ESPN college football announcer change is not a good sign
On Saturday, the University of Virginia’s football team will open its season against William and Mary. Ordinarily, this would be a commonplace, innocuous game between a power conference school and a much smaller one.
The same would have been true this year – if it hadn’t been for a late change of the play- byplay announcer.
Specifi cally, a man named Robert Lee was originally scheduled to announce this game for ESPN. On August 22, however, it was reported that Lee’s assignment had been changed. “We collectively made the decision with Robert to switch games as the tragic events in Charlottesville were unfolding, simply because of the coincidence of his name,” ESPN said in a public statement.
The “tragic events in Charlottesville” referred to three deaths that occurred as a result of white supremacy protests and subsequent counterprotests in early August. The “coincidence of his name” refers to the fact that Lee ( kind of) shares a name with Robert E. Lee, the leader of the Confederate army during the American Civil War.
Initial public reaction was not kind to ESPN. Viewers and commentators alike viewed the assignment change as yet another example of political correctness run amok. ESPN responded by upping the ante on initial reports, claiming that not only was Lee consulted about the assignment change, but that he actually initiated it.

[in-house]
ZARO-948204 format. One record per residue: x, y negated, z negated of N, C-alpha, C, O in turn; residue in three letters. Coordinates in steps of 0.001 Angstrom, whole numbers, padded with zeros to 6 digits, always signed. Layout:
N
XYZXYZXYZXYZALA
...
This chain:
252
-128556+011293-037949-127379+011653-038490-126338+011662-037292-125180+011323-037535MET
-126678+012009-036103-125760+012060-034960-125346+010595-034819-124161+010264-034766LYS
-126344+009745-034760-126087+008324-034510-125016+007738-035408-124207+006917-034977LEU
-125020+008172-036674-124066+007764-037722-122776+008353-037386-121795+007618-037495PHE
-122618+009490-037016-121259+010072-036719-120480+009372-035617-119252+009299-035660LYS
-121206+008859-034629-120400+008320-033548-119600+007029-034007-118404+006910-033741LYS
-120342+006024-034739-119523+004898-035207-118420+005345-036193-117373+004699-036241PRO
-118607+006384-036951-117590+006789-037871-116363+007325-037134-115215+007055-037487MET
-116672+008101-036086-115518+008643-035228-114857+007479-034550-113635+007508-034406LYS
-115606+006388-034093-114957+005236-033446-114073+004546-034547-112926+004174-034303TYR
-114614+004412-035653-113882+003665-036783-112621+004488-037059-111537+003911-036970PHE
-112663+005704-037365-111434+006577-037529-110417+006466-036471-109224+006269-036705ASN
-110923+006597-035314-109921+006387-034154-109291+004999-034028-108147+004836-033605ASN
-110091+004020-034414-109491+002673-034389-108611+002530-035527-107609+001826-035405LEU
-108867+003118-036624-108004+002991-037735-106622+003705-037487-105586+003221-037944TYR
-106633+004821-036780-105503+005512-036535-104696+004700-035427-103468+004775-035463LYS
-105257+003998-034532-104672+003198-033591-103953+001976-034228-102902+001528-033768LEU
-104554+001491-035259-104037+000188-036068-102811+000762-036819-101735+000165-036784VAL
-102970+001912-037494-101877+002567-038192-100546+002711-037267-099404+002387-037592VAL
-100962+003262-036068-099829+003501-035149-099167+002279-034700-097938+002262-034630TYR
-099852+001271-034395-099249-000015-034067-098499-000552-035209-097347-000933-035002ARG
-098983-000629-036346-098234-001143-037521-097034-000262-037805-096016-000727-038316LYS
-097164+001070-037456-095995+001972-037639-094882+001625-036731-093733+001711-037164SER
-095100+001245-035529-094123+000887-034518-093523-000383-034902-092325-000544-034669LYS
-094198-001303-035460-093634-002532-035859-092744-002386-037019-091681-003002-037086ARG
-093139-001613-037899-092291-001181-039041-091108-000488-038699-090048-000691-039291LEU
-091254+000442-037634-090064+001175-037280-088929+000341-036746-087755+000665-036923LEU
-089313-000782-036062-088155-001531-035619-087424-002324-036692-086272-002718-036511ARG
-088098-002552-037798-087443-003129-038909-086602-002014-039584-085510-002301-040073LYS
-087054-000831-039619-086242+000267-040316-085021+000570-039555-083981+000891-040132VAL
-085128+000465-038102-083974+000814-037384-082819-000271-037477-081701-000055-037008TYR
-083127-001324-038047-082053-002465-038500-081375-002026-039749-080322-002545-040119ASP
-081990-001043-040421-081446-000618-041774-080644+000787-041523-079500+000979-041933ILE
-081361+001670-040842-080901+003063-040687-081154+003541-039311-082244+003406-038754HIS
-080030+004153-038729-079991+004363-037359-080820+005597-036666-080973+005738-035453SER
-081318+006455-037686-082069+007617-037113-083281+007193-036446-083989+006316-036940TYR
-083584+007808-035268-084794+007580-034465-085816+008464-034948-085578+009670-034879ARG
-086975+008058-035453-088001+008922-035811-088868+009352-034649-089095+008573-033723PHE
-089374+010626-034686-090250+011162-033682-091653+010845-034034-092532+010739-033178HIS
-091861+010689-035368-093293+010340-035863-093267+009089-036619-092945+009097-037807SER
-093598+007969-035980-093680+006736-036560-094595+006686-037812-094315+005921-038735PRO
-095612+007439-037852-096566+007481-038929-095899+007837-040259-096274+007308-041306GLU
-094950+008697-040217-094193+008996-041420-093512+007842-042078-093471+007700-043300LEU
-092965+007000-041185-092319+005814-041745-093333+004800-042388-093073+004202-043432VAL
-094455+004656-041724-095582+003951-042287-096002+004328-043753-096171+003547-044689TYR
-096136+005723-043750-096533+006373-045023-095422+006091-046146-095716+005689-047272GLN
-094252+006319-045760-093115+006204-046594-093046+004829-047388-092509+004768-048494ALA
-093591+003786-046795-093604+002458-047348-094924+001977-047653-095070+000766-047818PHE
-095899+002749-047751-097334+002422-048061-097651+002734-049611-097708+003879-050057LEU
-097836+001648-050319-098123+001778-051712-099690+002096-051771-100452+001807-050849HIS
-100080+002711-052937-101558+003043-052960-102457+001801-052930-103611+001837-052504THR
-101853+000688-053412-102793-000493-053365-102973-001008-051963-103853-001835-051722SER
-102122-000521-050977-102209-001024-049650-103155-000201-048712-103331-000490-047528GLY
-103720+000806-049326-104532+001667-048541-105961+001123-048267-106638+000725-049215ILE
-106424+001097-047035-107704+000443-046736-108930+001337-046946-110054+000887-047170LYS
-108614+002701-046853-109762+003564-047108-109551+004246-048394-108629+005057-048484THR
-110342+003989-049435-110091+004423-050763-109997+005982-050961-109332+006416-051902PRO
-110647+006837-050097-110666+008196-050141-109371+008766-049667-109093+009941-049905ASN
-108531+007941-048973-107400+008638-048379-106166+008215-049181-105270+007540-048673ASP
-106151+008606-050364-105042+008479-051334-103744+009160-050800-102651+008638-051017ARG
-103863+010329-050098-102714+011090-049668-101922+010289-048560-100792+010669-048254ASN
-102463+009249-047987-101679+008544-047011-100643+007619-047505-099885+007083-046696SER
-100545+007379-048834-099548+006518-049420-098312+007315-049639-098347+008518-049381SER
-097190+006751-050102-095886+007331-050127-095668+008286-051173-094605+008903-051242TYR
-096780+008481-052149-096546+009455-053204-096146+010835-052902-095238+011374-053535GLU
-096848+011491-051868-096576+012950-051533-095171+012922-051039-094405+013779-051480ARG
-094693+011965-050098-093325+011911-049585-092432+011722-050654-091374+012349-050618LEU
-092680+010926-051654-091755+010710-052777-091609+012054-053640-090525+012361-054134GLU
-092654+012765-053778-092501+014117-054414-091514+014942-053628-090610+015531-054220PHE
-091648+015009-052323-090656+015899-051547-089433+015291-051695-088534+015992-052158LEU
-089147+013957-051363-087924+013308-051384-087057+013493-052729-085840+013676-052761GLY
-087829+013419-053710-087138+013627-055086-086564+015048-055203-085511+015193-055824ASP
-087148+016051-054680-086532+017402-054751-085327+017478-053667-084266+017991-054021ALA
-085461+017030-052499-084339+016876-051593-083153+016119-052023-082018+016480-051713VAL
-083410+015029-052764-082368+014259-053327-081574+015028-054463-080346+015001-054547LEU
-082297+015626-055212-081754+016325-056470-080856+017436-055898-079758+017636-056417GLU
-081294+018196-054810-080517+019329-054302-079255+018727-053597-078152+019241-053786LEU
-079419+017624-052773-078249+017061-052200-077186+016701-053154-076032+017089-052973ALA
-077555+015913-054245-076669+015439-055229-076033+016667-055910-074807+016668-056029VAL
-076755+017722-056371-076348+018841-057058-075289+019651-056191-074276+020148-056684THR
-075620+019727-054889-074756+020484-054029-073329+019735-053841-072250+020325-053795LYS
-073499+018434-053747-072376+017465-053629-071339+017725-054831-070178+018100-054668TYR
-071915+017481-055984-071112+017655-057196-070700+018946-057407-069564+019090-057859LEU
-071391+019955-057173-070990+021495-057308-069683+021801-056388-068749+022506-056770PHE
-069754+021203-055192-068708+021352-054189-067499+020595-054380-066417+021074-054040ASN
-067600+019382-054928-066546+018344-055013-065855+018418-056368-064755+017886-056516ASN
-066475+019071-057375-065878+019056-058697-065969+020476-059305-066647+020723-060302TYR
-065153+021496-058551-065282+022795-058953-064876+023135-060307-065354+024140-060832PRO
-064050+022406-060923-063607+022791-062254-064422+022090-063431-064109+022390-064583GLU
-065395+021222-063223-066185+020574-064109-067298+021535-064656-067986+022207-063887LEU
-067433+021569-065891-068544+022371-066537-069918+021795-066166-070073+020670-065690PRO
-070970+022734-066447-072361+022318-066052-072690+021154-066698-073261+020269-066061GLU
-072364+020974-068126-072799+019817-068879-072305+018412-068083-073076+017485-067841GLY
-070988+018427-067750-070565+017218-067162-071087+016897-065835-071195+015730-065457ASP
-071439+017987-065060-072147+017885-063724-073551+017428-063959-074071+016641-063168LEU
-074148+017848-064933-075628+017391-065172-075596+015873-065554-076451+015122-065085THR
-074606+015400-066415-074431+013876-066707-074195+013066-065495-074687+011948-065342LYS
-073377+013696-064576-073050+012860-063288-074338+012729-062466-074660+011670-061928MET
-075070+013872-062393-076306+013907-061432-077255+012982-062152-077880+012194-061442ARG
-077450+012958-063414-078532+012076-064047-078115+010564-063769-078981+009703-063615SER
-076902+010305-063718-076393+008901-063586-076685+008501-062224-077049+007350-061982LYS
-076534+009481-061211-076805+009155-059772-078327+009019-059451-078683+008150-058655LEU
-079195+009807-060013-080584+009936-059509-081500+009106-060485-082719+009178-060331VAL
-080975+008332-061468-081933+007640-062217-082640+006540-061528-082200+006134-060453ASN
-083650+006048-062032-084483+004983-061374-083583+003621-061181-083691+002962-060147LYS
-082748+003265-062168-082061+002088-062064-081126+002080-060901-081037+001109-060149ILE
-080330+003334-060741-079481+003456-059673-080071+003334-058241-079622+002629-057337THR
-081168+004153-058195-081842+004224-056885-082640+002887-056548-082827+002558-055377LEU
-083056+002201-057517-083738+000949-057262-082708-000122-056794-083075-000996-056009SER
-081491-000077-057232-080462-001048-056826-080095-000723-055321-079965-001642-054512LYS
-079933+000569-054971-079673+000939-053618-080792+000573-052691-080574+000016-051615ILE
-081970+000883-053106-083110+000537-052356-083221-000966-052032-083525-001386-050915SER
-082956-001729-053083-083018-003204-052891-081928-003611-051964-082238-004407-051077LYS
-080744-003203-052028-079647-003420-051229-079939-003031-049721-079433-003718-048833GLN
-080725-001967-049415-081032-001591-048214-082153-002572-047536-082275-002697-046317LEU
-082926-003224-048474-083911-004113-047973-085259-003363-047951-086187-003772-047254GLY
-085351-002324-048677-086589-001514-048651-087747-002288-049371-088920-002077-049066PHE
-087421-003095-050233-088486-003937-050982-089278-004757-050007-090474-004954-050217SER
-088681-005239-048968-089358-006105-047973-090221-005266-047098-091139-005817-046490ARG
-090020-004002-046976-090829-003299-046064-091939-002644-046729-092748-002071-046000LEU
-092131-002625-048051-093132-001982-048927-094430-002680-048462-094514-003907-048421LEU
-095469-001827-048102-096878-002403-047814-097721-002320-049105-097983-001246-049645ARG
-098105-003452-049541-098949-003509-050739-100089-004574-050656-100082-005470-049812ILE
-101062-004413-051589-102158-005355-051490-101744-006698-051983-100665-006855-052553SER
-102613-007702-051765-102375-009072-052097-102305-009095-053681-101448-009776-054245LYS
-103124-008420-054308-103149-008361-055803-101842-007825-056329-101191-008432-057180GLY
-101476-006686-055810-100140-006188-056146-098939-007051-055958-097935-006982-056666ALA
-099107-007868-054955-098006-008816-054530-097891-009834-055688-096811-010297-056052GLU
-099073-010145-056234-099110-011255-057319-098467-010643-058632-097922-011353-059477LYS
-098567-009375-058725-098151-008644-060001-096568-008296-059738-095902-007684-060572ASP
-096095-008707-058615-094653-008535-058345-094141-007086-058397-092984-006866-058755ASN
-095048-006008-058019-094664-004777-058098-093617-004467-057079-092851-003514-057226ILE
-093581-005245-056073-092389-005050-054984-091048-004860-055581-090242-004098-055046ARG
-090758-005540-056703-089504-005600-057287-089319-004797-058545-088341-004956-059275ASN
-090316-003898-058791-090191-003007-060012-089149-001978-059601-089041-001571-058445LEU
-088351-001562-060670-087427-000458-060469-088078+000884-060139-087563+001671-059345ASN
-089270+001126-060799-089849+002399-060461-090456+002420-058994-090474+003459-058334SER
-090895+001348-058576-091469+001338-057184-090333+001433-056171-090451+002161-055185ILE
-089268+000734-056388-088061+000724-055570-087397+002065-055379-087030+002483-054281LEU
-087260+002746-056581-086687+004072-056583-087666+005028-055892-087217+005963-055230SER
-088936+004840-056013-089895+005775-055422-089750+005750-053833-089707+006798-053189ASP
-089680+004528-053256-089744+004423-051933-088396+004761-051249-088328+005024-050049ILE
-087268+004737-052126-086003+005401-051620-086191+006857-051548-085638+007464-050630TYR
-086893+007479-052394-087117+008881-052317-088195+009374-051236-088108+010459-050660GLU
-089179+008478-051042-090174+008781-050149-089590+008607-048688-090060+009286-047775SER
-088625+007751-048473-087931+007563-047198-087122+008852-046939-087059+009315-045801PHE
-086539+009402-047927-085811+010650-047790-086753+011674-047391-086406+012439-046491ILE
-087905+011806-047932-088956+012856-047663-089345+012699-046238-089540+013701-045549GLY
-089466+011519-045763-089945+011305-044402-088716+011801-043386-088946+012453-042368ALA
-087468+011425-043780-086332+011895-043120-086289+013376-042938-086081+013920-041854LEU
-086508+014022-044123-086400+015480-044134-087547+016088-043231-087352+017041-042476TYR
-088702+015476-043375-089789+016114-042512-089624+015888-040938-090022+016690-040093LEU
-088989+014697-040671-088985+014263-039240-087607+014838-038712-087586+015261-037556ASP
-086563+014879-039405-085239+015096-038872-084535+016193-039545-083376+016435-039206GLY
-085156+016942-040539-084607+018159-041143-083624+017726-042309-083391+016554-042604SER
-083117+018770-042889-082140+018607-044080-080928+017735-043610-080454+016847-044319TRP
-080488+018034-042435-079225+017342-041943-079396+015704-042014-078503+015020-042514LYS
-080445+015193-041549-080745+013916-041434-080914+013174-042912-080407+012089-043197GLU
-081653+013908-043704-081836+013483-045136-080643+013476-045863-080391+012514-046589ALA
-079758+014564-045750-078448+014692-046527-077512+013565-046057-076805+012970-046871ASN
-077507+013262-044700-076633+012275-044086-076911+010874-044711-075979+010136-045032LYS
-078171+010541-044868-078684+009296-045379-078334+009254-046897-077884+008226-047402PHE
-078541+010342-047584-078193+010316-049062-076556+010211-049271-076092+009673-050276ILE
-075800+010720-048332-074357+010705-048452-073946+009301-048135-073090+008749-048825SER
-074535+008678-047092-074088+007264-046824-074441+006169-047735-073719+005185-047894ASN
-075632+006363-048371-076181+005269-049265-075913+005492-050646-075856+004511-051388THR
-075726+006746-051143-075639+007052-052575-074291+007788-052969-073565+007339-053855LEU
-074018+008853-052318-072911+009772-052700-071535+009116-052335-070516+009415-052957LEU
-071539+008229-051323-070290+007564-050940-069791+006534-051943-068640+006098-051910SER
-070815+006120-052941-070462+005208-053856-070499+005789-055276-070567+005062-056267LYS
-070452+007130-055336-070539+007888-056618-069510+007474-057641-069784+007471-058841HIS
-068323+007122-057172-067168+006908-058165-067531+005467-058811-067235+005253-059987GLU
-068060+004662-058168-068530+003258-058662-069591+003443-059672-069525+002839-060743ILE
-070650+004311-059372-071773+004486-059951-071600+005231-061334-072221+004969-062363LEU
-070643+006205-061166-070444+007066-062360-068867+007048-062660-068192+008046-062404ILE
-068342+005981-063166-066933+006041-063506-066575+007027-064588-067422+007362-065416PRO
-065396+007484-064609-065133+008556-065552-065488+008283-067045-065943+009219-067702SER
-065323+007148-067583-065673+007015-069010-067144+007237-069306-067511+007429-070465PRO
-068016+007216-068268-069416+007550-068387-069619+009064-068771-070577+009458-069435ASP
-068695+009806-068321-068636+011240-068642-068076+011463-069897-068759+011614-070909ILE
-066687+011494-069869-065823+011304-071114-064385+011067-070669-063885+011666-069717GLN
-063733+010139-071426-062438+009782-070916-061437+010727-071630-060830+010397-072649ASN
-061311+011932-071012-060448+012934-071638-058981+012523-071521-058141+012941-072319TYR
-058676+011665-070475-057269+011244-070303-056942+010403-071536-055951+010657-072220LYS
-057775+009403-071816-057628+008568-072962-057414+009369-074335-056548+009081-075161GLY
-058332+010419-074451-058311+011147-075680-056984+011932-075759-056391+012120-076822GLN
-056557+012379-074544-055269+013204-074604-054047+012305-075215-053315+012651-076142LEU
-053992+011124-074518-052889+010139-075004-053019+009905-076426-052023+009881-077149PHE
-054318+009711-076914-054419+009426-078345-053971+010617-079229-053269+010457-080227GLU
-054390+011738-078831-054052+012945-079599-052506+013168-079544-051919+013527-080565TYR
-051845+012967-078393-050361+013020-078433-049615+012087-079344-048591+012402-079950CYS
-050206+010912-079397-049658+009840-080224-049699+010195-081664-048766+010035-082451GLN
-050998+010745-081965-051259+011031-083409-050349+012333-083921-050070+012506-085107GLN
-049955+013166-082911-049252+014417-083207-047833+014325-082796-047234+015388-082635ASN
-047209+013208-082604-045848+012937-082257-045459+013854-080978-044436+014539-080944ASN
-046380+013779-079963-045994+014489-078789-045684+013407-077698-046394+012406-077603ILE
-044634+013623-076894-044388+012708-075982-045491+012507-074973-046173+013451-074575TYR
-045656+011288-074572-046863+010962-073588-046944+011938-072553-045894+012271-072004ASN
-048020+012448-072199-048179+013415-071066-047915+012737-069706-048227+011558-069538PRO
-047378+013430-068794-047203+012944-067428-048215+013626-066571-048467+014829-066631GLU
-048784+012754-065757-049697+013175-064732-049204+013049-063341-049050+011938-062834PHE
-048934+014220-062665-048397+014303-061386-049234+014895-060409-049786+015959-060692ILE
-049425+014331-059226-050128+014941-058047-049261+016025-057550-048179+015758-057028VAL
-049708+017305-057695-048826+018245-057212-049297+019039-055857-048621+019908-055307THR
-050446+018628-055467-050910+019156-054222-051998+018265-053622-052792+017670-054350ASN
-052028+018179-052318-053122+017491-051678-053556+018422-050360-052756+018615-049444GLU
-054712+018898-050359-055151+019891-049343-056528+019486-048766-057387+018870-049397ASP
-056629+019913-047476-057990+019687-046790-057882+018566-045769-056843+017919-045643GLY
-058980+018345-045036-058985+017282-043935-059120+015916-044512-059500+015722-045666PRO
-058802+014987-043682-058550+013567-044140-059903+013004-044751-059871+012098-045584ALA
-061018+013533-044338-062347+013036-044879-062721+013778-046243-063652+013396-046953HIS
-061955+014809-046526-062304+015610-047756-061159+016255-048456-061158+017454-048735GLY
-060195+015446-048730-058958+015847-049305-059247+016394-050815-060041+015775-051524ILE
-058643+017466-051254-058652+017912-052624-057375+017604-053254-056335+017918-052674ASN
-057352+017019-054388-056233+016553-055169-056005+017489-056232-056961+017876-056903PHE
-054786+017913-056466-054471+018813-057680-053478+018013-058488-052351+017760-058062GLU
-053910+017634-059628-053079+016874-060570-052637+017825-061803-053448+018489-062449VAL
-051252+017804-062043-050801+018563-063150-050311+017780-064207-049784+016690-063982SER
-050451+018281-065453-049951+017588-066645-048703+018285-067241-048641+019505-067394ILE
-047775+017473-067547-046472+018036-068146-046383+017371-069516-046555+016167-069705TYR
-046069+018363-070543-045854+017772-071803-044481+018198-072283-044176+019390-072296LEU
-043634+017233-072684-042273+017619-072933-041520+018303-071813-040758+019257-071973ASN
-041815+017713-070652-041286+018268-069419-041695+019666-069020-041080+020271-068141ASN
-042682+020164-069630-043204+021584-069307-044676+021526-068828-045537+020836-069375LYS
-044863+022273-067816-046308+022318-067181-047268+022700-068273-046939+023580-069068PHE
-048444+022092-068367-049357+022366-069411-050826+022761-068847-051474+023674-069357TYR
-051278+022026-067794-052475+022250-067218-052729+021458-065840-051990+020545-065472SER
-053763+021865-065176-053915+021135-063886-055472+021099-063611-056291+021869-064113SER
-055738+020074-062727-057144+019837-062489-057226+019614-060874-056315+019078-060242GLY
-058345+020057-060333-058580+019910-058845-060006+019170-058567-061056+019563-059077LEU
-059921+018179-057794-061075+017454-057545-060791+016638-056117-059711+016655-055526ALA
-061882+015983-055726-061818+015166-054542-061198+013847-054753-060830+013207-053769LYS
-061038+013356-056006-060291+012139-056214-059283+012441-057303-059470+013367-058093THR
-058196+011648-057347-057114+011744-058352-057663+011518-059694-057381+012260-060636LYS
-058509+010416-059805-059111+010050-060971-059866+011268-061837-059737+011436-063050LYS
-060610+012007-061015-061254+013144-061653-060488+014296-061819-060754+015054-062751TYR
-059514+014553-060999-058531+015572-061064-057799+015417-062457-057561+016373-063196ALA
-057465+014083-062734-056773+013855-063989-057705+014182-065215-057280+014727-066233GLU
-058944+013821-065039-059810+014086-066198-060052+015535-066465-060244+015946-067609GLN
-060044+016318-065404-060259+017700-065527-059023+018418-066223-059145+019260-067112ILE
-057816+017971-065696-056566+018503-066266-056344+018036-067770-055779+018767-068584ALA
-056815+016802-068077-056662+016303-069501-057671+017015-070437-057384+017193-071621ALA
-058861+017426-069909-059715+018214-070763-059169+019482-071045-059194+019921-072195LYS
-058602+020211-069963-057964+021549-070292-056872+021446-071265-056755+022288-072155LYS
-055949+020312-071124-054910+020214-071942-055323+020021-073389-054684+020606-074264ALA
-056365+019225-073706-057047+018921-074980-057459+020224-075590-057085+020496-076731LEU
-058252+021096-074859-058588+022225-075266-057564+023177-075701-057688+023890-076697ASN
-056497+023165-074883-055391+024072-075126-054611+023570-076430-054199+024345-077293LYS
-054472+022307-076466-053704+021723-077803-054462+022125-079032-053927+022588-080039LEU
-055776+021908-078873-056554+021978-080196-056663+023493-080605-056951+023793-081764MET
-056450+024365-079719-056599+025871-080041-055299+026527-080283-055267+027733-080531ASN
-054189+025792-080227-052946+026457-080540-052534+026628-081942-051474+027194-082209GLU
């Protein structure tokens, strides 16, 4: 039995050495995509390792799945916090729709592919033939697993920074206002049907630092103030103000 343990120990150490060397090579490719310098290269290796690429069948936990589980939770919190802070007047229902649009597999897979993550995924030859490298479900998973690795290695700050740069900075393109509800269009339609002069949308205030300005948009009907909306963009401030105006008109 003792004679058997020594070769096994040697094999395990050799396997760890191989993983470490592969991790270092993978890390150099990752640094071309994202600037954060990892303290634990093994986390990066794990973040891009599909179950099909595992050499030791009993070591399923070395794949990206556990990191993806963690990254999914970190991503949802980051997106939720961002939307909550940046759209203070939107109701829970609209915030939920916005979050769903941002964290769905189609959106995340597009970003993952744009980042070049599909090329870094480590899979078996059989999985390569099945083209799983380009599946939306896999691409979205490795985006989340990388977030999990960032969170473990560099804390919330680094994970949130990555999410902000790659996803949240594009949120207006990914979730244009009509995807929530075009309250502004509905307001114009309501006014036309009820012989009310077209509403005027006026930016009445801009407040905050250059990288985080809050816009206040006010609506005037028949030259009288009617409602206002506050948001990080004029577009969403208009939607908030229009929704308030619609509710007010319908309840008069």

Whether this claim was true or not, it clearly painted ESPN as protesting too much, particularly given the network’s recent history of allowing a left- leaning agenda to guide its staffi ng and editorial policies ( see Caitlyn Jenner, Curt Schilling and Mike Ditka).
The shame of it all is that racial problems still exist in the US. Even worse is the fact that nonsense issues like ESPN commentator Robert Lee’s name prevent us from addressing the core symptoms of those problems.
Until we’re ready to look past this nonsense, it’s doubtful that any meaningful change will occur – either in sports or society at large.